Dimensionality reduction is defined as a method of reducing variables in a training dataset used to develop machine learning models. This article explains the core principles of dimensionality reduction and its key techniques with examples.
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Dimensionality reduction refers to the method of reducing variables in a training dataset used to develop machine learning models. The process keeps a check on the dimensionality of data by projecting high dimensional data to a lower dimensional space that encapsulates the â€˜core essence’ of the data.
Machine learning requires many sources and computations to analyze data with millions of features. Besides, it also involves a lot of manual labor. Dimensionality reduction makes this complex task relatively easy by converting a high-dimensional dataset to a lower-dimensional dataset without affecting the key properties of the original dataset. This process reveals the data pre-processing steps undertaken before beginning the training cycle of machine learning models.
Let’s say you train a model that can forecast the next day’s weather based on the current climatic variables such as the amount of sunlight, rainfall, temperature, humidity, and several other environmental factors. Analyzing all these variables is a complex and challenging task. Hence, to accomplish the task with a limited set of features, you can target only specific features that show a stronger correlation and can be clubbed into one.
For instance, we can combine the humidity and temperature variables into one dependent feature as they tend to show a stronger correlation. With such a clubbing method, dimensionality reduction compresses complex data into a simpler form and ensures that the end objective is achieved without losing the data’s crux. Today, businesses and firms such as DataToBiz are leveraging data analytics solutions such as data visualization, data mining, and predictive modeling that employ dimensionality reduction to maximize their business ROIs.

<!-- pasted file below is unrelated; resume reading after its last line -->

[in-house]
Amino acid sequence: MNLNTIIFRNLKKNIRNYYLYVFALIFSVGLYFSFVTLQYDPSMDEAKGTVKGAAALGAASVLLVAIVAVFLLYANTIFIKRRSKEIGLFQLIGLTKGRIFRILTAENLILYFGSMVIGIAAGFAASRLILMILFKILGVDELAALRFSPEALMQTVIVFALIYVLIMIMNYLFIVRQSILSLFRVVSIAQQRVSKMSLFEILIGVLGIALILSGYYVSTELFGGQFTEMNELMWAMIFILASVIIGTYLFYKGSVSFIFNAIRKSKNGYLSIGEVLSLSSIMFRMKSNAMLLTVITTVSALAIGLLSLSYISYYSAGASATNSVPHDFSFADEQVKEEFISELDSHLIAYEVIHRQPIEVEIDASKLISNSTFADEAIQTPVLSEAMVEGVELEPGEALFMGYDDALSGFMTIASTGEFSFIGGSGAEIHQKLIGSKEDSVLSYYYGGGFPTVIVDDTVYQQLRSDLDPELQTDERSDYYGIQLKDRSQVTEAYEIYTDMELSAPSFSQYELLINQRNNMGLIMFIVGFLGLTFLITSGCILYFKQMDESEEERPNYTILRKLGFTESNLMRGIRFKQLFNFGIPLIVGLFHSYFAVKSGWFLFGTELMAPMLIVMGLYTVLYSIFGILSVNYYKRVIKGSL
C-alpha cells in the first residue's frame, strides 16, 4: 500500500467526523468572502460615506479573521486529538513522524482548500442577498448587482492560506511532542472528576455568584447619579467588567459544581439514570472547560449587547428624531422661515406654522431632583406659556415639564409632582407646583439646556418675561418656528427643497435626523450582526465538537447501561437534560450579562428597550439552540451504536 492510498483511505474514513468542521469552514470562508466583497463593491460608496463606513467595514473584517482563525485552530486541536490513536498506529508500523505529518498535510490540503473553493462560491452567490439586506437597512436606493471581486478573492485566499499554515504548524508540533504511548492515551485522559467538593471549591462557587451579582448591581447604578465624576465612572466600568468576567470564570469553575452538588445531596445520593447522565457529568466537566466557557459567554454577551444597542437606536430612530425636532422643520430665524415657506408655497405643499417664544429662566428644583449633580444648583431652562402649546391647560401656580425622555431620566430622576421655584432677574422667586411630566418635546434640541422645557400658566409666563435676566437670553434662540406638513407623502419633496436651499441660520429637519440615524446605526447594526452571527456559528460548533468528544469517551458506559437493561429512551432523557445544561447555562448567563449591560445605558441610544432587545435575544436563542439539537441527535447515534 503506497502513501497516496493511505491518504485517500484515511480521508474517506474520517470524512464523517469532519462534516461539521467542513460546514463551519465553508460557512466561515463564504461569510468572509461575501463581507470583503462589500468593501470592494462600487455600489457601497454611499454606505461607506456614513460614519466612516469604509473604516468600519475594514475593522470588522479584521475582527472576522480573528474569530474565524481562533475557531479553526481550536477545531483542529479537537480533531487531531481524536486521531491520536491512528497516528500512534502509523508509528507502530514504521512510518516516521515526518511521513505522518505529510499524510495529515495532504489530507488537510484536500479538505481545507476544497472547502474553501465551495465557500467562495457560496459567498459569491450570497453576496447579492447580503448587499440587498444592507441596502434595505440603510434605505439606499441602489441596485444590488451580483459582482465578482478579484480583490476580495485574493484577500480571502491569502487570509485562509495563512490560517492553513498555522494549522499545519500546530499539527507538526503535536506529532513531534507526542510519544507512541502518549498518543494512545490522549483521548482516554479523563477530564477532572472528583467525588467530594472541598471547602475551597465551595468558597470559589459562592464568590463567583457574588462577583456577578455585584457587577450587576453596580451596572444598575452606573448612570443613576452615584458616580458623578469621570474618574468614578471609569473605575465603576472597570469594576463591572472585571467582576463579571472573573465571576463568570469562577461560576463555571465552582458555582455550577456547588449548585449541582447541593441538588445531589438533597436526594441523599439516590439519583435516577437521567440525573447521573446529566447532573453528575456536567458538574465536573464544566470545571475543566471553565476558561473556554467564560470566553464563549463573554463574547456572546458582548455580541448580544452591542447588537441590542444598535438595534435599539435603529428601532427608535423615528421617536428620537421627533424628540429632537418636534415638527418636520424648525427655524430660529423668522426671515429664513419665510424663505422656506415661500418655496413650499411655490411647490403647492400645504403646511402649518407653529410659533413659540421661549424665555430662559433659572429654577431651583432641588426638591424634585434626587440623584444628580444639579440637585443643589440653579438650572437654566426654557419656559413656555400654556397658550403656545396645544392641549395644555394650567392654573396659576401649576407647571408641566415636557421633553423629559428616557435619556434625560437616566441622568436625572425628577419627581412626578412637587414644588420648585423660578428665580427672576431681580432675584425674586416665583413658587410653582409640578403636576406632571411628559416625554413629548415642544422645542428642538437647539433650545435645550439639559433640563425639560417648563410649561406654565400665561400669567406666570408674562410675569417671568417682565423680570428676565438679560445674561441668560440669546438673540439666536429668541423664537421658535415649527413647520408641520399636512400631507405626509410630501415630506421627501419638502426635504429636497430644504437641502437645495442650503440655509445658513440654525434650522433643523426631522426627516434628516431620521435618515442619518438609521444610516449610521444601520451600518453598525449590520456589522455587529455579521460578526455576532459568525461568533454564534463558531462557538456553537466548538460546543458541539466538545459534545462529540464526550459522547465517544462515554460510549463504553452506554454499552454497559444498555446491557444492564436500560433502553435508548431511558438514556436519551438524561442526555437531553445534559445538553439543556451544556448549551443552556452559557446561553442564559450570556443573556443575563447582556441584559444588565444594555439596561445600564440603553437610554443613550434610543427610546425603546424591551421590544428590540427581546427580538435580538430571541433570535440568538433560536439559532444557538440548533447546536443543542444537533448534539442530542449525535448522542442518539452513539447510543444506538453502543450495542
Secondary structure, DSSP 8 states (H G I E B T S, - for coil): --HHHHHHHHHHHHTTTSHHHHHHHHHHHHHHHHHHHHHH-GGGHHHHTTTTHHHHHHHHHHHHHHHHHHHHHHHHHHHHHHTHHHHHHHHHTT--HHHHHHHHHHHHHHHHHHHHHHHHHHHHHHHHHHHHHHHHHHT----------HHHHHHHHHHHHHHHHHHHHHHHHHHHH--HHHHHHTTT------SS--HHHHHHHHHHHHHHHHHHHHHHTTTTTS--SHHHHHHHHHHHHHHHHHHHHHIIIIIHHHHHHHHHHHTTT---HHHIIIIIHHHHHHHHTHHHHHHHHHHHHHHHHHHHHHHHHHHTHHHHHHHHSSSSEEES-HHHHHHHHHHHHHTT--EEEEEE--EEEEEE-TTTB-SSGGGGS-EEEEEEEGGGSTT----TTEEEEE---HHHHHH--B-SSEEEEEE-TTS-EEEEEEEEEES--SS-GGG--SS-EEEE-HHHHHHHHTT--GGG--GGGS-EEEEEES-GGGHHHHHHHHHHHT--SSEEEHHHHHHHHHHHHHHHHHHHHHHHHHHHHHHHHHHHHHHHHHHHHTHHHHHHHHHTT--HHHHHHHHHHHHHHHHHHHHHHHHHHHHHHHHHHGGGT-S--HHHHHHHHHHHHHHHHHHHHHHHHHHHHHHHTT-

With the growing online and social media platforms, the number of internet users has risen exponentially. According to a September 2022 report by Statista Research Department, there are over five billion internet users worldwide. Such a solid user base generates a tremendous amount of data daily.Â
A recent report by Finances Online predicts that by the end of 2022, we will produce and consume around 94 zettabytes of data. This may include data collected by Facebook (likes, shares, and comments), Amazon (customers’ buying patterns, clicks, and views), smartphone apps (users’ personal information), IoT devices (daily activity and health data of users), and even casinos (track every move of the customer).
Such a variety of data is fed to machine learning and deep learning models to learn more about the trends and fluctuations in data patterns. As this data has several features and is generated in vast amounts, it often gives rise to the â€˜curse of dimensionality.’
Additionally, large datasets are accompanied by an inevitable sparsity factor. Sparsity denotes the â€˜no-value’ features that can be ignored while training a model. Moreover, such features occur redundantly in the given dataset and pose issues while clustering similar features.
To address this curse of dimensionality, dimensionality reduction is resorted to. Its advantages include:
- With the elimination of redundant data, lesser space for assumption remains, thereby elevating the overall accuracy of the machine learning model.
- Significant control over the usage of computational resources. As a result, it saves time and budget.
- Some ML and deep learning techniques do not perform well with high-dimensional data. This can be taken care of by reducing the dimensions of data.
- Non-sparse data is crucial to derive statistical results as clean data ensures accurate and easier clustering, unlike sparse data.